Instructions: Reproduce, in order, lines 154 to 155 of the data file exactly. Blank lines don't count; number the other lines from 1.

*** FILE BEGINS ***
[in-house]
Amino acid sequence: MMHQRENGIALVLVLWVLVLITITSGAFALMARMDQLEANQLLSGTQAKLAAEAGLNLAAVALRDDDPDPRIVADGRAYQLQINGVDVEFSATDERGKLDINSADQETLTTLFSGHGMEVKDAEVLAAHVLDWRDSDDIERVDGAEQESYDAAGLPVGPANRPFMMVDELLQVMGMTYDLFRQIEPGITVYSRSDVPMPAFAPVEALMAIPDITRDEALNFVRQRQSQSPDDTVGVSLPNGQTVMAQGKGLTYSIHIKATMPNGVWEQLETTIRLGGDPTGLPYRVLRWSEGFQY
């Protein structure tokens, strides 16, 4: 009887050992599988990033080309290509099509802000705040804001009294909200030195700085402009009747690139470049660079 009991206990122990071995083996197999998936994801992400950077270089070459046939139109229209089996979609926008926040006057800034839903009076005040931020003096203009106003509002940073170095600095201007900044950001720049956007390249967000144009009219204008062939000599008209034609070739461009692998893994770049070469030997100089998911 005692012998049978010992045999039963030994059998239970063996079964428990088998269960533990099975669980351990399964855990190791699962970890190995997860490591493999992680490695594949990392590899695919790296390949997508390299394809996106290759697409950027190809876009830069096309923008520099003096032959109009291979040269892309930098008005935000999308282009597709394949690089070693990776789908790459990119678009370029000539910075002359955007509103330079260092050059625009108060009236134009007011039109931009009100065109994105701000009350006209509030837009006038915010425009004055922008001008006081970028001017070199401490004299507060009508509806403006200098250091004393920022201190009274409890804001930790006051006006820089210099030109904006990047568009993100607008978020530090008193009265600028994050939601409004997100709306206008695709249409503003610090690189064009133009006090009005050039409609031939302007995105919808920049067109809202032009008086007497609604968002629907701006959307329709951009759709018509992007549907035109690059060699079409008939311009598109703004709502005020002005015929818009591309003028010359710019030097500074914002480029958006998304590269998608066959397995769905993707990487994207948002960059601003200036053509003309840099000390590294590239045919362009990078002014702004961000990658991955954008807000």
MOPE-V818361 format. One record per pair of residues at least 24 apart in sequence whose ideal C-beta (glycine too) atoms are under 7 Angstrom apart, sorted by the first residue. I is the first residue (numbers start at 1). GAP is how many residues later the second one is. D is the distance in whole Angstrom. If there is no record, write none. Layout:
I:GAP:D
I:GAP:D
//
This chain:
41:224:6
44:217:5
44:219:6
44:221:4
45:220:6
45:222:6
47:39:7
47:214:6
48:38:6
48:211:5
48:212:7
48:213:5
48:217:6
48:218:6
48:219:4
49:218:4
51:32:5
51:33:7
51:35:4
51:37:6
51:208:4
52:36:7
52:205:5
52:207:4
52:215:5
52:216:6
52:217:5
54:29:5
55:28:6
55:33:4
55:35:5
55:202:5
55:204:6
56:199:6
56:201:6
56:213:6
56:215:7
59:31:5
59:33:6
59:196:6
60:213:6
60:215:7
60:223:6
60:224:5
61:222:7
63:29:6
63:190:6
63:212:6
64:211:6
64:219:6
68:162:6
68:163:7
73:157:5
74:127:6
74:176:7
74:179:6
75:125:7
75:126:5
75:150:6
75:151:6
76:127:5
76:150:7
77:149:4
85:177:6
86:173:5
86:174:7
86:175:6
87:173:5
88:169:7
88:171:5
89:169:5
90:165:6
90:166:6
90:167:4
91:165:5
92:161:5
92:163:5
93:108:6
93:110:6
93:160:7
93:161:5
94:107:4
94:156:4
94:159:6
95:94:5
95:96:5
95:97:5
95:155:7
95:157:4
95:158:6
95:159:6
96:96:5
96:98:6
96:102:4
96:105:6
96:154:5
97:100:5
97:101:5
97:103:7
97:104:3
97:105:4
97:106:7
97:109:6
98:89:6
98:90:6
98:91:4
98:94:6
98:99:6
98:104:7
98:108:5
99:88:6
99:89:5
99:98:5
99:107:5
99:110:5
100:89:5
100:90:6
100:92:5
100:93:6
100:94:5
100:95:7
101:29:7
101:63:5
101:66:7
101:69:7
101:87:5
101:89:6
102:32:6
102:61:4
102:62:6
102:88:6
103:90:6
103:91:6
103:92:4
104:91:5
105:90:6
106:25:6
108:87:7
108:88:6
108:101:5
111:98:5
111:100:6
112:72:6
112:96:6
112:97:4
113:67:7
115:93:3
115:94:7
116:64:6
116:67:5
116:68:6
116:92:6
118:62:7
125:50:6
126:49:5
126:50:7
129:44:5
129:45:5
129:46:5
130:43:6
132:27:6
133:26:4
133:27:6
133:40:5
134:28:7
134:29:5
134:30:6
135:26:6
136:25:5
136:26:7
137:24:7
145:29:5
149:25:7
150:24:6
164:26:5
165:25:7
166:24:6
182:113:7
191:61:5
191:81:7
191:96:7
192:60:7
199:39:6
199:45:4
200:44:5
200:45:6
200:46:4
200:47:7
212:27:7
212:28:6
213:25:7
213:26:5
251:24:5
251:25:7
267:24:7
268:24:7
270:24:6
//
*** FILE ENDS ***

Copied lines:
113:67:7
115:93:3